After the death of Józef Poniatowski in the battle of Leipzig, an idea was born to honour him with a monument. The initiative was taken up by the Tsar's advisor, Duke Adam Jerzy Czartoryski. He sent his niece, Duchess Anna Potocka, to negotiate with Alexander I. The Emperor agreed, showing his graciousness to the dead enemy. Czartoryski was the head of the monument's foundation committee, and General Stanislaw Mokronowski took over the organizational matters. The sculpture project was commissioned from the famous Danish artist Bertel Thorvaldsen. When he was a few years late with the project, a rumour spread in Warsaw that he stopped sculpting the prince because the monument to Tsar Alexander has priority. Public opinion was boiling. Czartoryski intervened personally with the sculptor. It was not until the autumn of 1828 that a plaster model of the monument was presented to the public. The younger generation decided that Poniatowski in Roman armour instead of a uniform was proof of the servilism of the Kingdom's elite towards Russians. Not even the Napoleonic eagle on the armour of the prince's armour helped. Due to a brawl, the deadline for casting the sculpture was delayed. When Claudius and Emil Gregoire's workshop finally cast the monument, the November Rising broke out. After his defeat, Tsar Nicholas humiliated the Poles by donating a monument that had been dismantled earlier and moved to Modlin Fortress to Field Marshal Ivan Paszkiewicz. The conqueror of Warsaw took the monument to Homel, where it was placed in front of his palace. The treaty signed in March 1922 with Bolshevik Russia in Riga obliged the Kremlin to return the pedestal. At that time, disputes over where it should stand began in Warsaw. Piłsudzki cut them off, deciding that the prince would stand on Saski Square opposite the General Staff headquarters where he resided. The ceremonial unveiling of the monument took place on the anniversary of the first constitution of 3 May 1923. It was unveiled by President Stanisław Wojciechowski and General Kazimierz Sosnkowski. In the audience, the main place was taken by Piłsudski, accompanied by French Marshal Ferdinand Foch.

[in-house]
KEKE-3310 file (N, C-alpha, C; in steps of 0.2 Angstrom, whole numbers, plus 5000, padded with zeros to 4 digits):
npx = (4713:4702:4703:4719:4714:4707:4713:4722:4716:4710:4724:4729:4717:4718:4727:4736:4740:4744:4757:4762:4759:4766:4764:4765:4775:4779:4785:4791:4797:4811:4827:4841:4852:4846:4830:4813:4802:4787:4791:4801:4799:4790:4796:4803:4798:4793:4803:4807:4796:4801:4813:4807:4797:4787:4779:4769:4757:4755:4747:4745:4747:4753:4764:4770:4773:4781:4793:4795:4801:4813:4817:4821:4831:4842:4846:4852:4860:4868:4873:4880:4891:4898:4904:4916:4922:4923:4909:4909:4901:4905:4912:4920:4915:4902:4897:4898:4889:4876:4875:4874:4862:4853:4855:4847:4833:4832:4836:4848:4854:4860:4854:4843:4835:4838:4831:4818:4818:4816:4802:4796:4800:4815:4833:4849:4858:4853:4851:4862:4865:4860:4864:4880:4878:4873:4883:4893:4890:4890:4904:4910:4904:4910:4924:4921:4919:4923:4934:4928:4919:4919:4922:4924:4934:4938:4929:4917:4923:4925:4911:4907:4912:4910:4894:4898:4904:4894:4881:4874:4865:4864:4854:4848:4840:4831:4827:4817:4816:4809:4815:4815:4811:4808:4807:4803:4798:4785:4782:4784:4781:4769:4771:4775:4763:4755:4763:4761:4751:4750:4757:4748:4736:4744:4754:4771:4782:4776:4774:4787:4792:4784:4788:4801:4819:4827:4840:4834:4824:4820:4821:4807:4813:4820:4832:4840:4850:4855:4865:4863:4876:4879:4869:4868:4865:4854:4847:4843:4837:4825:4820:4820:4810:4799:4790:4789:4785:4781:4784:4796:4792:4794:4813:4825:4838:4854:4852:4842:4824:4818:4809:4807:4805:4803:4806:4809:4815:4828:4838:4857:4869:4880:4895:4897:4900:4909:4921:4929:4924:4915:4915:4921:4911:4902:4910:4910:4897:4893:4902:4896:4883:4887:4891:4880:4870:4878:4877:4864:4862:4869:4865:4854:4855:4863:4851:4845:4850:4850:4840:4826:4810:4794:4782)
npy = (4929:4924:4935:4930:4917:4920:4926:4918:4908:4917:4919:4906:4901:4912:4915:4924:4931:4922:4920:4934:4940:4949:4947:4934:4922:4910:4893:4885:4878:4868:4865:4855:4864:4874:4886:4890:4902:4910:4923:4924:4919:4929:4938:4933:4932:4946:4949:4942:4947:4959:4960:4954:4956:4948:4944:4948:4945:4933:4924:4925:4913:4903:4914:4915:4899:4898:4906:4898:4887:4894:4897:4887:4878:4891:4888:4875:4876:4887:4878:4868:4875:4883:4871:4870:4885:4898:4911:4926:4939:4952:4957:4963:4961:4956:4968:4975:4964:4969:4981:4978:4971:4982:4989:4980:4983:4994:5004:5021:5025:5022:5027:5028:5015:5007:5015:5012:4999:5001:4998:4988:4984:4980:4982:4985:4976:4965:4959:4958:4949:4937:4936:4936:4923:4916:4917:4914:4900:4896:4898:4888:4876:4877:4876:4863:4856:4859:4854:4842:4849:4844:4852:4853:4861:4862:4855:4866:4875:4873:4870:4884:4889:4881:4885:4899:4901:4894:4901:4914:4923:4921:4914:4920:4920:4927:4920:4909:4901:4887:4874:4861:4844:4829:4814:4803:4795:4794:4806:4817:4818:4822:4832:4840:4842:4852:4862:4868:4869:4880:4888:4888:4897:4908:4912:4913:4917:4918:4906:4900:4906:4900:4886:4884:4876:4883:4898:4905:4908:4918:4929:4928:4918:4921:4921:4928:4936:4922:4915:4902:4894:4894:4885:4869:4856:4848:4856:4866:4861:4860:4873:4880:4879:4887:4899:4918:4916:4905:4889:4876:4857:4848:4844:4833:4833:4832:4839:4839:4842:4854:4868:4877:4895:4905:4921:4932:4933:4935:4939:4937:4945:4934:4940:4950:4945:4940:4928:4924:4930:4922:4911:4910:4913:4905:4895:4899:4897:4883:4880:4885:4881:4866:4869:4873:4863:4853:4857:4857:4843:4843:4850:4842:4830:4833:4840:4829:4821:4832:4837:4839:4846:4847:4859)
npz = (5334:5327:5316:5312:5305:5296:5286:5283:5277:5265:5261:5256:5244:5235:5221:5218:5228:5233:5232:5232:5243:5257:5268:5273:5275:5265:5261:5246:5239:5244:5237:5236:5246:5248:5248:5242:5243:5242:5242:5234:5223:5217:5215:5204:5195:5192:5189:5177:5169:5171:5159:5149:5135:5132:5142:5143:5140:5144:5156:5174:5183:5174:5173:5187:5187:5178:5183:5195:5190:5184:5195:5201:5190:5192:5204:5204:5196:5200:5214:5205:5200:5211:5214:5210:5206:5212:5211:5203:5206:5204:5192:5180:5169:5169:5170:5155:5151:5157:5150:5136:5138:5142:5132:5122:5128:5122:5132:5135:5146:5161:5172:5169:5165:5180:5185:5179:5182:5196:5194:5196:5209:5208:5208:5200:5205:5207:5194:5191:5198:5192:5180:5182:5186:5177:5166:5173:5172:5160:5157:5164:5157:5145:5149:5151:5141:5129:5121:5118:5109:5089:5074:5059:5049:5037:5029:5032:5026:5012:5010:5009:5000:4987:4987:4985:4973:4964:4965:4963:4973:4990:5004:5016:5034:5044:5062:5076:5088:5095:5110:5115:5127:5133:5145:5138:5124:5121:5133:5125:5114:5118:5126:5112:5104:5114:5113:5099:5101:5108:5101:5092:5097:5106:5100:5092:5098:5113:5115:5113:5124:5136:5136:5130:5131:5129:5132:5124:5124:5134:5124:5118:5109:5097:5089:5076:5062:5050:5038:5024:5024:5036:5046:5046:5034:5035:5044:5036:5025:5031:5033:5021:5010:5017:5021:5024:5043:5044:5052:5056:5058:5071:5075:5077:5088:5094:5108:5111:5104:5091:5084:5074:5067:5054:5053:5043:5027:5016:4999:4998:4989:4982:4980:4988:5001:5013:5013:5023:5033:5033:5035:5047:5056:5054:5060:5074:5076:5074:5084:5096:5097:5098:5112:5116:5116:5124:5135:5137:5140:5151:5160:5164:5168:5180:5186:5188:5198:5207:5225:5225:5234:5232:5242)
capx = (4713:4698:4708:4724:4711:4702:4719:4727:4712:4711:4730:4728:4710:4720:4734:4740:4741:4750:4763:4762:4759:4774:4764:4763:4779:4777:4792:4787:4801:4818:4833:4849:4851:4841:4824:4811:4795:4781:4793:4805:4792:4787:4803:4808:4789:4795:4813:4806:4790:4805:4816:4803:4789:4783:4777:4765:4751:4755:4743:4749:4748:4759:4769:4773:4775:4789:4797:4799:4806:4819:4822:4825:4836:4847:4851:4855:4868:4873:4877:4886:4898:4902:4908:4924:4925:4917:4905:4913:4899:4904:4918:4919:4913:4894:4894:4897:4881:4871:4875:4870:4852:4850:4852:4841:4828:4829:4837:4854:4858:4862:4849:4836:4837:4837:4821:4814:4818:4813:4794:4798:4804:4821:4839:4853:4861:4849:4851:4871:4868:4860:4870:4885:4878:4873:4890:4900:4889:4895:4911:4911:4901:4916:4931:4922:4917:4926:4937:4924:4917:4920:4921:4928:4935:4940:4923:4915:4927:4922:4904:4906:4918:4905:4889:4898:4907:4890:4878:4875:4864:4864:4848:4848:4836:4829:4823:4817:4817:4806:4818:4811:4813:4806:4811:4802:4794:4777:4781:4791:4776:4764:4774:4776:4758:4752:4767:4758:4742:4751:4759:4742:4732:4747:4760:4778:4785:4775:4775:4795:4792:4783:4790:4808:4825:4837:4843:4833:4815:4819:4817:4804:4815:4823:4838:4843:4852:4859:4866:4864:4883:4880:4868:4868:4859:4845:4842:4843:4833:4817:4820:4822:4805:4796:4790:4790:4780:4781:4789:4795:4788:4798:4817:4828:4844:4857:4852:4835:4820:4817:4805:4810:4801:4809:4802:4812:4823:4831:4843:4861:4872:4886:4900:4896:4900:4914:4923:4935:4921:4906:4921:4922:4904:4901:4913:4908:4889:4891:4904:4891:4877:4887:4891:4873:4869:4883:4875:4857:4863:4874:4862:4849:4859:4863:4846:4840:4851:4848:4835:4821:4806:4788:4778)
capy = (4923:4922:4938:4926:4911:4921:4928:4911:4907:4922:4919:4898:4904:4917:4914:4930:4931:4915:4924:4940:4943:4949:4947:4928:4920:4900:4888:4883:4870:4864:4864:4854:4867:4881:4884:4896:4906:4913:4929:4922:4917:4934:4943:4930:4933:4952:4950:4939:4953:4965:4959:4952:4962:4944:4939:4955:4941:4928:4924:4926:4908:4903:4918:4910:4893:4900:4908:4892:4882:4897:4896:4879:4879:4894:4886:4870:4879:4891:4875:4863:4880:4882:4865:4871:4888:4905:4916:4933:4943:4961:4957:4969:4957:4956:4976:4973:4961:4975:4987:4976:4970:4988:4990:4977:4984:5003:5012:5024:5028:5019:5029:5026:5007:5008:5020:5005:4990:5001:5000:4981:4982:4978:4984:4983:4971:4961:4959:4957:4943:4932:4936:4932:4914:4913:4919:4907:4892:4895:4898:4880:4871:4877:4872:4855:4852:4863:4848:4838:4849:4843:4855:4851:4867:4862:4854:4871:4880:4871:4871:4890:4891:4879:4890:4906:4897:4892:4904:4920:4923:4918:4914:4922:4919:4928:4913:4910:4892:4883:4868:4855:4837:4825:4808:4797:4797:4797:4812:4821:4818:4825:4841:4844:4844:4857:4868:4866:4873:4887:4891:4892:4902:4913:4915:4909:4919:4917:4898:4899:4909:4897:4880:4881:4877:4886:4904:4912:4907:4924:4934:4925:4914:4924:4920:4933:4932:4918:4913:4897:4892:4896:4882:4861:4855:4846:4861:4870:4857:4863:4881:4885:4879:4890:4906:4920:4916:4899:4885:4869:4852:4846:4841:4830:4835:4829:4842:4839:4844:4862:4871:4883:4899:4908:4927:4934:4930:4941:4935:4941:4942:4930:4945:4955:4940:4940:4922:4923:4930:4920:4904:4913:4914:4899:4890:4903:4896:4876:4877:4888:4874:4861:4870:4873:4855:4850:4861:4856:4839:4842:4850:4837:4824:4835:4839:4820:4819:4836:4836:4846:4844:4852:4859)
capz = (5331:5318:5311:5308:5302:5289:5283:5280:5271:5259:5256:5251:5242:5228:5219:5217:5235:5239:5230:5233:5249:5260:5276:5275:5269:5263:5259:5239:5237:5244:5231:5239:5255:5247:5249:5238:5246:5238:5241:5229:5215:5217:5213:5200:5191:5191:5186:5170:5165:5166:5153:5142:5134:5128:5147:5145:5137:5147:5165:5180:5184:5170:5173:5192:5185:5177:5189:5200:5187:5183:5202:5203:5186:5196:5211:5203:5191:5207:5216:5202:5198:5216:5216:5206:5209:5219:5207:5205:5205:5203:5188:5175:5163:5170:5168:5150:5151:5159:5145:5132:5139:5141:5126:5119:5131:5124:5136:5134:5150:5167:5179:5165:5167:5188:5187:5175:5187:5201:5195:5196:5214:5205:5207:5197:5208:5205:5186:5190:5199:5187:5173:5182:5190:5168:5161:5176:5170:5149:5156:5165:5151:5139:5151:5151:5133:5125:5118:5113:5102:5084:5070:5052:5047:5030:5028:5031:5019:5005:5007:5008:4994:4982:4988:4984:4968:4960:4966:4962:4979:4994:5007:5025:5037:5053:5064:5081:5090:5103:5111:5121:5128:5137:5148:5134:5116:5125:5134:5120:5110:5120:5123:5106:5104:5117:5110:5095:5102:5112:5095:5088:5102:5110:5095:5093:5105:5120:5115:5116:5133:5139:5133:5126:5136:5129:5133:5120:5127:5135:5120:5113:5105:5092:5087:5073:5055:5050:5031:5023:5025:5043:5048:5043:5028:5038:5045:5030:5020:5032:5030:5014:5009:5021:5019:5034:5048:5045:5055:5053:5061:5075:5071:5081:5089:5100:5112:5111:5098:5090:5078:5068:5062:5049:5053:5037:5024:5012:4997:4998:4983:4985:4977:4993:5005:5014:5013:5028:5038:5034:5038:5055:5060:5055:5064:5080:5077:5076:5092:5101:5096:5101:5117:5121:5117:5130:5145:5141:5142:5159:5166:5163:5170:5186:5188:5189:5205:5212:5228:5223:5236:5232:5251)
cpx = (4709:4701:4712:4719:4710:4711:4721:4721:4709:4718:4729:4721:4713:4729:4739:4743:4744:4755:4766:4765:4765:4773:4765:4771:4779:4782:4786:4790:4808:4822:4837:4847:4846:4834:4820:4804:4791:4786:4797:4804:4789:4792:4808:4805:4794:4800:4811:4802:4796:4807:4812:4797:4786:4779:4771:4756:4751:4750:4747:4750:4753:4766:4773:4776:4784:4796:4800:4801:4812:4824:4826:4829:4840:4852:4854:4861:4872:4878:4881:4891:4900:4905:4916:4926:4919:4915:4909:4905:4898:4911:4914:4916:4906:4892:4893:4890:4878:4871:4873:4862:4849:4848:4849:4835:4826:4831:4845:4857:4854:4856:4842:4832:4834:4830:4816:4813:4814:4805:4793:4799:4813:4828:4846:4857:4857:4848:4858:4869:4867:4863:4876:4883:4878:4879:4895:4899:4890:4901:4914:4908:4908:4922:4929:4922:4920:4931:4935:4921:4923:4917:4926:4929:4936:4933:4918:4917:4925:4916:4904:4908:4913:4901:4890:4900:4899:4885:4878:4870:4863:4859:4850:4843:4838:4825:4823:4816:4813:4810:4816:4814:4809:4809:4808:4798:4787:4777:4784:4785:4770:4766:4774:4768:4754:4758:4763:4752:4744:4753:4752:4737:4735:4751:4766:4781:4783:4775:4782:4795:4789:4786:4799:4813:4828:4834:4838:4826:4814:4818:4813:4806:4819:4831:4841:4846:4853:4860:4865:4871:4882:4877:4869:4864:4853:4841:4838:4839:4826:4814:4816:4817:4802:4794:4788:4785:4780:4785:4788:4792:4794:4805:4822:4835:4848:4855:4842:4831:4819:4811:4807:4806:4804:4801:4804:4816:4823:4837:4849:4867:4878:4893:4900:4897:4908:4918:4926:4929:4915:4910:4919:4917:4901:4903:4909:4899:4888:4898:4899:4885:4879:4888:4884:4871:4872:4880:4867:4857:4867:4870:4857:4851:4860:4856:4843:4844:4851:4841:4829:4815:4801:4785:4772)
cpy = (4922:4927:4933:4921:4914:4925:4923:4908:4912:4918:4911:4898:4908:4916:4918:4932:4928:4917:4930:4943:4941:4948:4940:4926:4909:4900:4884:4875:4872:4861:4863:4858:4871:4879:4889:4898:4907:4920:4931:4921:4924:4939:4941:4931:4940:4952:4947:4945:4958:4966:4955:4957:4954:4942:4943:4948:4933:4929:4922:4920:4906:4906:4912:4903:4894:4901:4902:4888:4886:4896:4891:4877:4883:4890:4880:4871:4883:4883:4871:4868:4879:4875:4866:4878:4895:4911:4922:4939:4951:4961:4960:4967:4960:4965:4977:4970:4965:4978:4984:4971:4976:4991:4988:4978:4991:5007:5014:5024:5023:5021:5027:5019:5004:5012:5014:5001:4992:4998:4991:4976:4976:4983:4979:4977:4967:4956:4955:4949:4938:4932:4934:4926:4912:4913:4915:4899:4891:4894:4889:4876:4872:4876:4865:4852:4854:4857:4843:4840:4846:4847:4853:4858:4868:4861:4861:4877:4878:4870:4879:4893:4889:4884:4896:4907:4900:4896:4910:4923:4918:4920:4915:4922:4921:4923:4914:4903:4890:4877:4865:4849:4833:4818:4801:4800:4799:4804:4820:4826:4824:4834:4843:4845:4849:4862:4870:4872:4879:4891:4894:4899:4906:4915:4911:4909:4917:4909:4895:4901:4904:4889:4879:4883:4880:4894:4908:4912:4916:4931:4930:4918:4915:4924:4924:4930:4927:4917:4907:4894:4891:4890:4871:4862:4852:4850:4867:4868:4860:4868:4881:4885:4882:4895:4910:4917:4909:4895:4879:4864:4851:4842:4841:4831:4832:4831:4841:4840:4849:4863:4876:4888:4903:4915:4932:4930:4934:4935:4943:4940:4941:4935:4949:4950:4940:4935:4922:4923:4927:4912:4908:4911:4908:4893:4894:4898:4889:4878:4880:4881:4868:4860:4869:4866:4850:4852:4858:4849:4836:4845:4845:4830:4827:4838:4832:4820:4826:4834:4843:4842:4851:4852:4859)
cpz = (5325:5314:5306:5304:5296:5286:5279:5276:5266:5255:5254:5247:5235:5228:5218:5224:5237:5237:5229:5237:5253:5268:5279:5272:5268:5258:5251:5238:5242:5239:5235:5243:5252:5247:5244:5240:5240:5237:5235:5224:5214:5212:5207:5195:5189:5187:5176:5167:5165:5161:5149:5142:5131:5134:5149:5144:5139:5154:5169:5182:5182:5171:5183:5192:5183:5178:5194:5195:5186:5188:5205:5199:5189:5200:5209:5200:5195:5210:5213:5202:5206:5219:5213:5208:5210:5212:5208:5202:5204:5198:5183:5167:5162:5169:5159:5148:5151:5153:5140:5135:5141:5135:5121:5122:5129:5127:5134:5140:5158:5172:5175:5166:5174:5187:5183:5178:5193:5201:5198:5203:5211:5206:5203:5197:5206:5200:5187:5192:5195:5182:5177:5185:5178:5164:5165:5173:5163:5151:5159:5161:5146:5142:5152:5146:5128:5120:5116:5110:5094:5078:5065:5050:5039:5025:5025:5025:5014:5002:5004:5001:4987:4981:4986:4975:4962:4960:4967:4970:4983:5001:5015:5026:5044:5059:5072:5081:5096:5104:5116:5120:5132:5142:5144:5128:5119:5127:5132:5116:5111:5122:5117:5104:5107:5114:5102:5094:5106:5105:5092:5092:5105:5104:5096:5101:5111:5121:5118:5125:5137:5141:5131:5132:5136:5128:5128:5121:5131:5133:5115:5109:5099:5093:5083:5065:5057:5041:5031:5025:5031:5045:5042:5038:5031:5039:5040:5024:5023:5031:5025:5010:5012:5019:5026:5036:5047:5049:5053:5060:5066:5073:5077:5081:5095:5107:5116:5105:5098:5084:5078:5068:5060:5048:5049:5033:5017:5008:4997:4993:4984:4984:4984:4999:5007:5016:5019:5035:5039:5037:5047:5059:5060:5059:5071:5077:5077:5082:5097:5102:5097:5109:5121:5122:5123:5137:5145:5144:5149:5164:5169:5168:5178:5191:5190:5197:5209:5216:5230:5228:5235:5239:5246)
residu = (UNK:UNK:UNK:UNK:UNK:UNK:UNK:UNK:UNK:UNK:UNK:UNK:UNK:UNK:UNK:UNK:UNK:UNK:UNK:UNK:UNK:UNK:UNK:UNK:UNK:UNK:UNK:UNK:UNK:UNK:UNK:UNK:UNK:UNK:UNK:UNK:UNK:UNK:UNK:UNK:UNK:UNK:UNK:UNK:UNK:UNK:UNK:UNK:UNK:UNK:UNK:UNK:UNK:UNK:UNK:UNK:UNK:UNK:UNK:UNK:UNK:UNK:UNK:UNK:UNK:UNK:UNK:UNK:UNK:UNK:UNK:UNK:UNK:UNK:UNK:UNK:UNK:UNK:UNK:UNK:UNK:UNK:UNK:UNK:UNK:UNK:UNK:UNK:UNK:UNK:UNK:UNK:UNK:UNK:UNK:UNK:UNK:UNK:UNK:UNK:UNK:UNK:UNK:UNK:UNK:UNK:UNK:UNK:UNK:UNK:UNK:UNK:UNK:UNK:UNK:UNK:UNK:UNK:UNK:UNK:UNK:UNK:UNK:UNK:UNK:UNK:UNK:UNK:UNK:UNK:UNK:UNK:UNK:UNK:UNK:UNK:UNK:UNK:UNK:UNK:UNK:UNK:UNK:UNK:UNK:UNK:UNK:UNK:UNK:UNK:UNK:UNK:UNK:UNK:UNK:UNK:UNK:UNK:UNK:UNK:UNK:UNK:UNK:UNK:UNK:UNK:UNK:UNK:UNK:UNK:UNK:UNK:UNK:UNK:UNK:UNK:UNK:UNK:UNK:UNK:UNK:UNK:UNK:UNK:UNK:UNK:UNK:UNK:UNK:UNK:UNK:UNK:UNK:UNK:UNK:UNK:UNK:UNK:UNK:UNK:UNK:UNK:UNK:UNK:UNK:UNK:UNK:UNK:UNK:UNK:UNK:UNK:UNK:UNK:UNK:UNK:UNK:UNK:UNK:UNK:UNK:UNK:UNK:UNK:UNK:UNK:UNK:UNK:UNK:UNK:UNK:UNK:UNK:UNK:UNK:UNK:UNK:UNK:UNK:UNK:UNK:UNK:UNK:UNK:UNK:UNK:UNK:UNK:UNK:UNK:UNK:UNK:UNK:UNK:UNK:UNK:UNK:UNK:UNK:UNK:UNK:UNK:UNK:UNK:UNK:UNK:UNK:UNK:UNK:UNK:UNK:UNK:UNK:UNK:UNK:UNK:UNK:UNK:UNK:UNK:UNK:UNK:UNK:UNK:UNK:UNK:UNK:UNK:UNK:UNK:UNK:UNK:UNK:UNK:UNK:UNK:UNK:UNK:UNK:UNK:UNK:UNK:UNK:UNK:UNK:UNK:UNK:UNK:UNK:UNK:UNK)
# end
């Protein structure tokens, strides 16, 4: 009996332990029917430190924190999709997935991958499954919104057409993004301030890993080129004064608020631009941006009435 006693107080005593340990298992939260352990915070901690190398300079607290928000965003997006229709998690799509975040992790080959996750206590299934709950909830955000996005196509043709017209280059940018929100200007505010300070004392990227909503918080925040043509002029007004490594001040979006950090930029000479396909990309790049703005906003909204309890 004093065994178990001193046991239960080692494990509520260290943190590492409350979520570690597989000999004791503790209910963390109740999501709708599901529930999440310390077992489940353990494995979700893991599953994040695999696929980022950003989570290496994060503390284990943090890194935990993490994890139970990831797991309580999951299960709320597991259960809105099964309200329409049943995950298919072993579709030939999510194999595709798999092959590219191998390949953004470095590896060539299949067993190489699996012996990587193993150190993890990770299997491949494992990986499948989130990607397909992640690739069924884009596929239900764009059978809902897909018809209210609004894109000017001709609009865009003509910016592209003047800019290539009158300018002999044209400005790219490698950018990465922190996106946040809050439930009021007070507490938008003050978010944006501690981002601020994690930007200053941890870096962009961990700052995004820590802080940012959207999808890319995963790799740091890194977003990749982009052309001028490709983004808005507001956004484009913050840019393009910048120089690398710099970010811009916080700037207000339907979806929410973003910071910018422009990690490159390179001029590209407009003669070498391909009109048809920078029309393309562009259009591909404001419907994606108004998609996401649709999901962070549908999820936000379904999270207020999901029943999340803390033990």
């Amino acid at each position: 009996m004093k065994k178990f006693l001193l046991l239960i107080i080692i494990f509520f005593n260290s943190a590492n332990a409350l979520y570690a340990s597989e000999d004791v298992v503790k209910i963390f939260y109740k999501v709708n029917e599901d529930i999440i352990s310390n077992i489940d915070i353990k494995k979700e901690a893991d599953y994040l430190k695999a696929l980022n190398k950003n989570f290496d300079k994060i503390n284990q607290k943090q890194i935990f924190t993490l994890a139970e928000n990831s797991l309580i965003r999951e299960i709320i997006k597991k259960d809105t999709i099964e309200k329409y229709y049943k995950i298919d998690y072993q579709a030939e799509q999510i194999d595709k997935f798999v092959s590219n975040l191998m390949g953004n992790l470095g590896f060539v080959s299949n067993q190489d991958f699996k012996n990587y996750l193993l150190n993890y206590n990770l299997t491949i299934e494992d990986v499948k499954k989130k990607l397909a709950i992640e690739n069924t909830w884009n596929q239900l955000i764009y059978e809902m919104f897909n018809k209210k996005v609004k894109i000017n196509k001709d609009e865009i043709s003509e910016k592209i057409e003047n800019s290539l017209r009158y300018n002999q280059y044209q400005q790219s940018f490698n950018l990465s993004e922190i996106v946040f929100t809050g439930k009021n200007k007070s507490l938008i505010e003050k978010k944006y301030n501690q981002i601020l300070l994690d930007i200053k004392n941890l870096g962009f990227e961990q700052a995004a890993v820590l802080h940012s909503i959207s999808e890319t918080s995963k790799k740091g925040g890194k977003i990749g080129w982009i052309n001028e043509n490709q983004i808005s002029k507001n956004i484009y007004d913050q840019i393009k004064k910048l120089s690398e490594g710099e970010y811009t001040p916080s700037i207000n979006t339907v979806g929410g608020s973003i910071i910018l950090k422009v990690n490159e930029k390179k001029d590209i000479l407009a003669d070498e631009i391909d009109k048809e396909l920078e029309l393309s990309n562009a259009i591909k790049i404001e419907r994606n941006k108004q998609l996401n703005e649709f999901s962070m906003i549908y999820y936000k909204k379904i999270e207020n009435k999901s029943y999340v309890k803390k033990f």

Later history